Mavis, Cleotha, Yvonne, and Roebuck “Pops” Staples began their recording career during the early 1950s by producing some of the best post World War II gospel of the era. The first half of the 1960s found them fusing folk and soul into a creative blend. The third and most successful part of their career began with their signing to the Stax label during the fall of 1968.
Their early releases for Stax were creative but for the most part commercially unsuccessful. During 1971 they decided to leave the house band and studios in Memphis behind to record in Muscle Shoals, using their musicians. The result was one of the most influential soul/R&B albums of the decade.
Be Altitude combined elements of gospel and funky soul with Jamaican rhythms into a mix that was unique and creative. Mavis’ vocals were raw and emotional as they conveyed messages of hope, respect, and peace during an era when such messages were sorely needed.
The Muscle Shoals musicians may not have been as well known as their Memphis counterparts but they were just as talented. Lead guitarist Eddie Hinton, rhythm guitarist Jimmy Johnson, bassist David Hood, keyboardist Barry Beckett, and drummer Roger Hawkins laid down some of the best tracks of their career. The surprise was engineer Terry Manning, who played a Moog synthesizer and electric slide guitar, which were unique additions for releases by the Stax label.
The album’s most memorable track is the Number One pop and rhythm & blues hit “I’ll Take You There.” Straight out of the Southern Baptist gospel tradition by way of the Caribbean, it has a call-and-response chorus along with the pure funk of Hinton’s lead guitar runs. Mavis grunts, groans, and sings her way to a memorable performance.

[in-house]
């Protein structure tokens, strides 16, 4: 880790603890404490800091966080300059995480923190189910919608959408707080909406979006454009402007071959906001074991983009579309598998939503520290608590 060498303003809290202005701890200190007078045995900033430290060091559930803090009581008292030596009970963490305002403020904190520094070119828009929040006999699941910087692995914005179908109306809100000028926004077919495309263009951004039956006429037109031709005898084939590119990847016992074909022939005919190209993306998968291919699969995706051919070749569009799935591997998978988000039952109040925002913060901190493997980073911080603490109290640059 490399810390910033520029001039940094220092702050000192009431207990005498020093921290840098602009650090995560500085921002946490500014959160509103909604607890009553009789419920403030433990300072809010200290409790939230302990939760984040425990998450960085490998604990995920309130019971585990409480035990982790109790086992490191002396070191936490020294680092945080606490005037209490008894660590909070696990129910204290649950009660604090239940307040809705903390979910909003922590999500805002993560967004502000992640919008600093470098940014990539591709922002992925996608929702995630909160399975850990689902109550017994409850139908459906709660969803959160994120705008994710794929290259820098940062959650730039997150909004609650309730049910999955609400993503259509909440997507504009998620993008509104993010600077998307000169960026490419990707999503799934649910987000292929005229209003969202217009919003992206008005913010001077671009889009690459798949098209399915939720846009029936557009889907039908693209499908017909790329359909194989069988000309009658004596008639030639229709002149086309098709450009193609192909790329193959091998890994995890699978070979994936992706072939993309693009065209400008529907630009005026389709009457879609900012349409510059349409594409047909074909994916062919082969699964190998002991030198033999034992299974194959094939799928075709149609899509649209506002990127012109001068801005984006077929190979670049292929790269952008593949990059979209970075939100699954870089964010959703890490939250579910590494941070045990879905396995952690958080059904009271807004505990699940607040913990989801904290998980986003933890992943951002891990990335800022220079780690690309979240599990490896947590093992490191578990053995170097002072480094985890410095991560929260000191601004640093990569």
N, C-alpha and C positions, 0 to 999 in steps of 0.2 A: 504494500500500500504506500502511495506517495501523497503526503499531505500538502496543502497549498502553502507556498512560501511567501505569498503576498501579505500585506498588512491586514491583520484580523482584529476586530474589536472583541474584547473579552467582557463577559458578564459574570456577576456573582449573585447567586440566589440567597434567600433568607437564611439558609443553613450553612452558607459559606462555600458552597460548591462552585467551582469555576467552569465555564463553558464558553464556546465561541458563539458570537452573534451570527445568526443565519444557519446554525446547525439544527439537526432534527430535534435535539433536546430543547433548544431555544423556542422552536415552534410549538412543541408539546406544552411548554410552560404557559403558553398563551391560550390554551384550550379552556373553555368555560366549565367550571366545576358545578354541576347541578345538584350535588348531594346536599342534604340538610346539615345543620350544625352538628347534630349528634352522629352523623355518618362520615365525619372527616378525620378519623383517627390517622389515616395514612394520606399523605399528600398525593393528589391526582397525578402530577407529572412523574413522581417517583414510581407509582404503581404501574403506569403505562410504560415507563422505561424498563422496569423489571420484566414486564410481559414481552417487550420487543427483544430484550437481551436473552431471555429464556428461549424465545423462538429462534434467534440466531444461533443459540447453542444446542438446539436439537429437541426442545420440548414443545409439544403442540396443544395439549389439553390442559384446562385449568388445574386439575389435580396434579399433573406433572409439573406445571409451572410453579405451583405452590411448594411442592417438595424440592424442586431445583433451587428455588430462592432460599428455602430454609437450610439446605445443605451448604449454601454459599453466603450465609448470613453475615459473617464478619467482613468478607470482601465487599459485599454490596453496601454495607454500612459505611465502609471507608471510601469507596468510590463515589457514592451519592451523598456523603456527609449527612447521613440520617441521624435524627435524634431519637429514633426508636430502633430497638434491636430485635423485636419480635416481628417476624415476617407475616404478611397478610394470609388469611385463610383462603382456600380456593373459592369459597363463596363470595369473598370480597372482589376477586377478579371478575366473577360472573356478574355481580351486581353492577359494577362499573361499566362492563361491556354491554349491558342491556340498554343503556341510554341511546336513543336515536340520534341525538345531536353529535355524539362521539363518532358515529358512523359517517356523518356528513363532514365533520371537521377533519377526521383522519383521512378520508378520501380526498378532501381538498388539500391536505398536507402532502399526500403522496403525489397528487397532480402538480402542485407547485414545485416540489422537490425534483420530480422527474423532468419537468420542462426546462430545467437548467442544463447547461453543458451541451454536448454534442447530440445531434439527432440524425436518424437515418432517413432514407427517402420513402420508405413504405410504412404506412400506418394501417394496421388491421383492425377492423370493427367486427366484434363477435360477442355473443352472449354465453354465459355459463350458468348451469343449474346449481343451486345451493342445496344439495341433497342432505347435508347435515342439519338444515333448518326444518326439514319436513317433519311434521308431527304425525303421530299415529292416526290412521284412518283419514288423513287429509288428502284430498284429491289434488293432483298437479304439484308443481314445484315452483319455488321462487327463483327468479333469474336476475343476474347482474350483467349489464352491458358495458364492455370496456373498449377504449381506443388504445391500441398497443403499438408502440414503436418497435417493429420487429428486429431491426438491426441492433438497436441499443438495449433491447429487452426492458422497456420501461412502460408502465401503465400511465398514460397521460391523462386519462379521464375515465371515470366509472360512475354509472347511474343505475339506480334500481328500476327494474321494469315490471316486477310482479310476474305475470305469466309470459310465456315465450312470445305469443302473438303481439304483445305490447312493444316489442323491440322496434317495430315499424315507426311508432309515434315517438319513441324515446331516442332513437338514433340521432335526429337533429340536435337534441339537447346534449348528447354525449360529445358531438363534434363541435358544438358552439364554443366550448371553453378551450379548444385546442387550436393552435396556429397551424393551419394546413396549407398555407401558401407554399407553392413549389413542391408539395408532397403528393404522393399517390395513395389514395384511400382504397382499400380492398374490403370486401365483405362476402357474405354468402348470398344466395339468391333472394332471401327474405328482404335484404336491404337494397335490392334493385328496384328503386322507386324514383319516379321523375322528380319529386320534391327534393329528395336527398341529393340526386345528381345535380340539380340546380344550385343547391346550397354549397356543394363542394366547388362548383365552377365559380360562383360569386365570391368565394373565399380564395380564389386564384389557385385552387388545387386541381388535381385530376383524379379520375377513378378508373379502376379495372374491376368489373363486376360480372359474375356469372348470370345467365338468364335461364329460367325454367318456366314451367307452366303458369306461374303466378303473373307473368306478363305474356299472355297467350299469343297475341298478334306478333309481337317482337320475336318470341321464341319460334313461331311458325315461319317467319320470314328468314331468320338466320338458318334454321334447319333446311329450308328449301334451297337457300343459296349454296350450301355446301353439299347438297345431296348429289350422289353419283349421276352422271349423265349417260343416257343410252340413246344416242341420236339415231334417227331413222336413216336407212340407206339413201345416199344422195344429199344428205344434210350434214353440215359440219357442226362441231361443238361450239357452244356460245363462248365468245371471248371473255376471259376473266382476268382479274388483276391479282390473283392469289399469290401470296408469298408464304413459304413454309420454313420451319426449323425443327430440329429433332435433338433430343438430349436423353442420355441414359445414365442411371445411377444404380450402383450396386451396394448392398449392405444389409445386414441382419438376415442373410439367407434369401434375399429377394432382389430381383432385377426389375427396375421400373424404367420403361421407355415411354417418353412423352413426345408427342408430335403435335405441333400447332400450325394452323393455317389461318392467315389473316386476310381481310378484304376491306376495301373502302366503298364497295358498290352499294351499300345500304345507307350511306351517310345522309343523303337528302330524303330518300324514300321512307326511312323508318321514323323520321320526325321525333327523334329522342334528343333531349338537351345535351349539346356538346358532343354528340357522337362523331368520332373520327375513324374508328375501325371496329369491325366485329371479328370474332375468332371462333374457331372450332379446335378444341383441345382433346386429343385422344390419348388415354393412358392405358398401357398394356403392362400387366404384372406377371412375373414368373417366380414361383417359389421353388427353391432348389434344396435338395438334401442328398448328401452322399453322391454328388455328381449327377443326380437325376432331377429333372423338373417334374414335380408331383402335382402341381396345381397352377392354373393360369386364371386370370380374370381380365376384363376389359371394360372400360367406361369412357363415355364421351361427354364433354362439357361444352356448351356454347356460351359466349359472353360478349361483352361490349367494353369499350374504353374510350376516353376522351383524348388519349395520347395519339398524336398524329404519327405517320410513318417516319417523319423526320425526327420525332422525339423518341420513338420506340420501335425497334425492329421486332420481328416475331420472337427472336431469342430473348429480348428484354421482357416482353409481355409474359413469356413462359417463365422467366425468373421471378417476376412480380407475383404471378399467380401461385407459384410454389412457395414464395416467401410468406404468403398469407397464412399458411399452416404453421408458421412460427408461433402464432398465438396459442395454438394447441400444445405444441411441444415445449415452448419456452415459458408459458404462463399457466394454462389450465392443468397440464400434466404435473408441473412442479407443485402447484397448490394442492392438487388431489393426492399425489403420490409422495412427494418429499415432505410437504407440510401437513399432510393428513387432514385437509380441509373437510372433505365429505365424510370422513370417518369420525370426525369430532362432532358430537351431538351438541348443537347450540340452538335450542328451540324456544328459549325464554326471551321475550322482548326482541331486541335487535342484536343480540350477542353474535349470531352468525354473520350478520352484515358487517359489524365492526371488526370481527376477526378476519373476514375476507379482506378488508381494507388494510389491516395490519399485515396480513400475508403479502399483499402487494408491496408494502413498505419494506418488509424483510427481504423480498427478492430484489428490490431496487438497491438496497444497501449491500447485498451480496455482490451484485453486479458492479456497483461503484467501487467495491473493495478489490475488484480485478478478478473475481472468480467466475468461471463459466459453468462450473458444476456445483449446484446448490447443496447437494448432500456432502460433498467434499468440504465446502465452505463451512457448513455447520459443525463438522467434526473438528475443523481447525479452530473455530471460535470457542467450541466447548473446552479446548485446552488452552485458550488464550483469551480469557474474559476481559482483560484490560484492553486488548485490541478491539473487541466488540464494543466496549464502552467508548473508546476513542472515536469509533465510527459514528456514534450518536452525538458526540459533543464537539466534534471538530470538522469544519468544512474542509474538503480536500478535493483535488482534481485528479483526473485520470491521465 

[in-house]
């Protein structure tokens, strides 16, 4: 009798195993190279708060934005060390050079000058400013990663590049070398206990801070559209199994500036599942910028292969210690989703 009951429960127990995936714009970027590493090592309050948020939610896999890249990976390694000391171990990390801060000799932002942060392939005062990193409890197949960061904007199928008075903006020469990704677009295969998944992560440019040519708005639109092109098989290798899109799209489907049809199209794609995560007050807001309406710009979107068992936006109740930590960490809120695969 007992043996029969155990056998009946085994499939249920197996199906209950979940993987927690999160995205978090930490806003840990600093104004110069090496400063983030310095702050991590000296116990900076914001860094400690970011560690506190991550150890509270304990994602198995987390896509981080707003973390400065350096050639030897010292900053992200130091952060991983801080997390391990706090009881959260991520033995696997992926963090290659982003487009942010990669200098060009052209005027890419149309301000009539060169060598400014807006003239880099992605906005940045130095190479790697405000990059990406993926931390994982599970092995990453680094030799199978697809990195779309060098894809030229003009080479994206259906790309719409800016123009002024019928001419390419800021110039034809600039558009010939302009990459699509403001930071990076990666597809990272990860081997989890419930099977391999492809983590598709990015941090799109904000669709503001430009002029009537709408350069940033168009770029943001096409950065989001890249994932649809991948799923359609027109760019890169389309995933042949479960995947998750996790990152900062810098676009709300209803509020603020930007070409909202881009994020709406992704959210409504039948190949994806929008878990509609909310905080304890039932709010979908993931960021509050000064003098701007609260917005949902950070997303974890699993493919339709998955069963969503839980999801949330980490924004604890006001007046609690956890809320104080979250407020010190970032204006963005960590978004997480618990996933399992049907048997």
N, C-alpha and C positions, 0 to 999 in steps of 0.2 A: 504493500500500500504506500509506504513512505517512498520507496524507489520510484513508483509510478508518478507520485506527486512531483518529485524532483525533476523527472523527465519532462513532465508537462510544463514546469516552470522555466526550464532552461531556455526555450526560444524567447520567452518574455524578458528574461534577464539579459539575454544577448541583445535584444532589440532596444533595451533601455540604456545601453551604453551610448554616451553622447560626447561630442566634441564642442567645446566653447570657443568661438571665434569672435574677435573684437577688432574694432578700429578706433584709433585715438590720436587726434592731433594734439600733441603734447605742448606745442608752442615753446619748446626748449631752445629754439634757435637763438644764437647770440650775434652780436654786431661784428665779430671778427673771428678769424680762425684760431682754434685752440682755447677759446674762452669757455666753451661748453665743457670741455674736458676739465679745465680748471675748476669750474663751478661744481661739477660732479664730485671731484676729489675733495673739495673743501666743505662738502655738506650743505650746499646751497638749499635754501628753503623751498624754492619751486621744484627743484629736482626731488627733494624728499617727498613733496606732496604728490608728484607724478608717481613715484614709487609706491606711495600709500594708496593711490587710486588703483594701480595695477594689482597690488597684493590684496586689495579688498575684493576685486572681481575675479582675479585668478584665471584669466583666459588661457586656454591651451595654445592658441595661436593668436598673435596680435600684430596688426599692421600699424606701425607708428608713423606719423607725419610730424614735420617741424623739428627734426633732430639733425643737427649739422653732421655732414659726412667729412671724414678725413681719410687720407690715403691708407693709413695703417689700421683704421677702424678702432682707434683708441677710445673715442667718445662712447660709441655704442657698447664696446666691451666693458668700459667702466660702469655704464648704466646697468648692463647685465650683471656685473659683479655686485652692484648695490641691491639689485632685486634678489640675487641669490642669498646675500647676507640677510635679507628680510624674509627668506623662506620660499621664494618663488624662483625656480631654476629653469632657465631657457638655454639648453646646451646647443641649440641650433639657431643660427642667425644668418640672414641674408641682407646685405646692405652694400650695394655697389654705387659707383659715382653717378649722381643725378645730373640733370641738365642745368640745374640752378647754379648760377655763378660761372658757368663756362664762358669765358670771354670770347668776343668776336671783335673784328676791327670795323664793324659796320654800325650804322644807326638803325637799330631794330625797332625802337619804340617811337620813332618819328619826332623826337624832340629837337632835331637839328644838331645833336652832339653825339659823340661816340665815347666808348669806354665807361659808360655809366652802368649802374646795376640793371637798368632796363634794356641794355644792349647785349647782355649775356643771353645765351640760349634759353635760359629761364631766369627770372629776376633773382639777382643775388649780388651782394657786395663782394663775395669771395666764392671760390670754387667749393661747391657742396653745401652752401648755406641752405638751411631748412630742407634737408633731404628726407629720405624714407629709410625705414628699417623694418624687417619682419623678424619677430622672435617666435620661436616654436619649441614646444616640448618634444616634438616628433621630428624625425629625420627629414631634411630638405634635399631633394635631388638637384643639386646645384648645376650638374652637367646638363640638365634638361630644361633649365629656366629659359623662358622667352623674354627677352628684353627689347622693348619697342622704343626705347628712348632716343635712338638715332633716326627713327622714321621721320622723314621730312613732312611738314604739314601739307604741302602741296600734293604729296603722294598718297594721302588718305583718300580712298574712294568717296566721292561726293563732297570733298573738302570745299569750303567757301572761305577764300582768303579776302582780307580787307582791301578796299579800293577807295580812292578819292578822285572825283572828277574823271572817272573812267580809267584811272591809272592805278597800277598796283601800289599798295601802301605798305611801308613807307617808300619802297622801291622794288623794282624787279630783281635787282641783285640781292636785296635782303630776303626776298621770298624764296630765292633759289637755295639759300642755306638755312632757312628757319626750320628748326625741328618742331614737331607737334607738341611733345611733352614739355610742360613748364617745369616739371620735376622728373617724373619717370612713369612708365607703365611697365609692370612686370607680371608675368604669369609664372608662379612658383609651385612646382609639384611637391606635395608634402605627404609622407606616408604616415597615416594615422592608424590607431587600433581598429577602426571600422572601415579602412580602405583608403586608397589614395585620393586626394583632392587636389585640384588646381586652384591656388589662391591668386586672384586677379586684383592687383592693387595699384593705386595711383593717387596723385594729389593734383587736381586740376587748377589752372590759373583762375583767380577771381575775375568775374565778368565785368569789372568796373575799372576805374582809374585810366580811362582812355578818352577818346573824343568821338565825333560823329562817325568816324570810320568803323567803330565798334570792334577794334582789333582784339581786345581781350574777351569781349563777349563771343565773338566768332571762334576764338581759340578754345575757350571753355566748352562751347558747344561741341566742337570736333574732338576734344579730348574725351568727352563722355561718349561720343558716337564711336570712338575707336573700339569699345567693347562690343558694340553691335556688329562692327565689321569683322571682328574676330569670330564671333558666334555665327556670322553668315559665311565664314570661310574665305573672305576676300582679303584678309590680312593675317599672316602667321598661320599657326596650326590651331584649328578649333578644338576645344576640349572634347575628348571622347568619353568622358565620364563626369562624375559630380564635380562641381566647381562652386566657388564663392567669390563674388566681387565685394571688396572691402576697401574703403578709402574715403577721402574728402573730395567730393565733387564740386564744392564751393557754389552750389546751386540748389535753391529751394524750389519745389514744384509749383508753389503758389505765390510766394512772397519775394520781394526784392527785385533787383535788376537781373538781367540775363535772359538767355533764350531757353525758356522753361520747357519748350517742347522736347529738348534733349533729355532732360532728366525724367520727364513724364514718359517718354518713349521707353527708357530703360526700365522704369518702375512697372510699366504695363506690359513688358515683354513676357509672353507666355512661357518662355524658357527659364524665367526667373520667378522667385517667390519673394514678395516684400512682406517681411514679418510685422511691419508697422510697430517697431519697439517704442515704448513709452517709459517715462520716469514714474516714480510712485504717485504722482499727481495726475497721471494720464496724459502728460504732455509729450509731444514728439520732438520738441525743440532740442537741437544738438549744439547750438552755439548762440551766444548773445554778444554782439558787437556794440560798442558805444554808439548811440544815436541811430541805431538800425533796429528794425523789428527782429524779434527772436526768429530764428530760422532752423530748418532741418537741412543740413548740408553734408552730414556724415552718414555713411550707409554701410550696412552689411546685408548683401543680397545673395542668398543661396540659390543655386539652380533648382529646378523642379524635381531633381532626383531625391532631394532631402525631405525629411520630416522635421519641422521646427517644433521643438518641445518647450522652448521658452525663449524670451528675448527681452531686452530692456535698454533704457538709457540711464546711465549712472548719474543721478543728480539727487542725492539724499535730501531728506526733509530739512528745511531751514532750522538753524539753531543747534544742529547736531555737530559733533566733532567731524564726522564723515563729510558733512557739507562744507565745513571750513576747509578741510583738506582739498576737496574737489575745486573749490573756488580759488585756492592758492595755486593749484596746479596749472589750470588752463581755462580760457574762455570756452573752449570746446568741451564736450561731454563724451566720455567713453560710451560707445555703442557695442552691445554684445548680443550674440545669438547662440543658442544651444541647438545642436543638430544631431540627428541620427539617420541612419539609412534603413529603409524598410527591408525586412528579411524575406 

“Respect Yourself” was an anthem of self-empowerment during the post-Civil Rights movement. There is a subtle fuzz guitar sound that makes the song work. Also, the track has some nice tempo changes that are accentuated by the vocals.
“This Old Town (People In This Town)” was another idealistic song that sounds somewhat dated today. Its theme was that there are no differences between people, and peace was on the way. This was in the middle of the Vietnam War with all its political unrest at home. It was a gentle song of harmony that ran counterpoint to the volume of anti-war material that was being produced at the time.
The album is strong from beginning to end. Tracks such as “This World,” “We Are People,” “”Who Do You Think You Are (Jesus Christ The Superstar)” and “I’m Just Another Soldier” are all representative of Southern soul (and its variations) at its best.
This reissue comes with two bonus tracks. “Walking In Water Over Our Head” has a thunderous bass line by David Hood and some string arrangements. Mavis’ vocals were an overdubbed composite, which is another unique event in the Stax catalogue. “Heavy Makes You Happy” is an unreleased alternate track recorded during 1970. The released version featured an electric piano as the lead instrument but here it is Hinton’s guitar. The vocals also have a live feel.
The sound has been remastered from the original tapes and has a clarity that has been missing from previous releases. As well, the included liner notes provide a nice history of the album.
Be Altitude is not just a relic of the early 1970s but one of the masterpieces from one of the most influential rhythm & blues of their time. An essential and exciting release.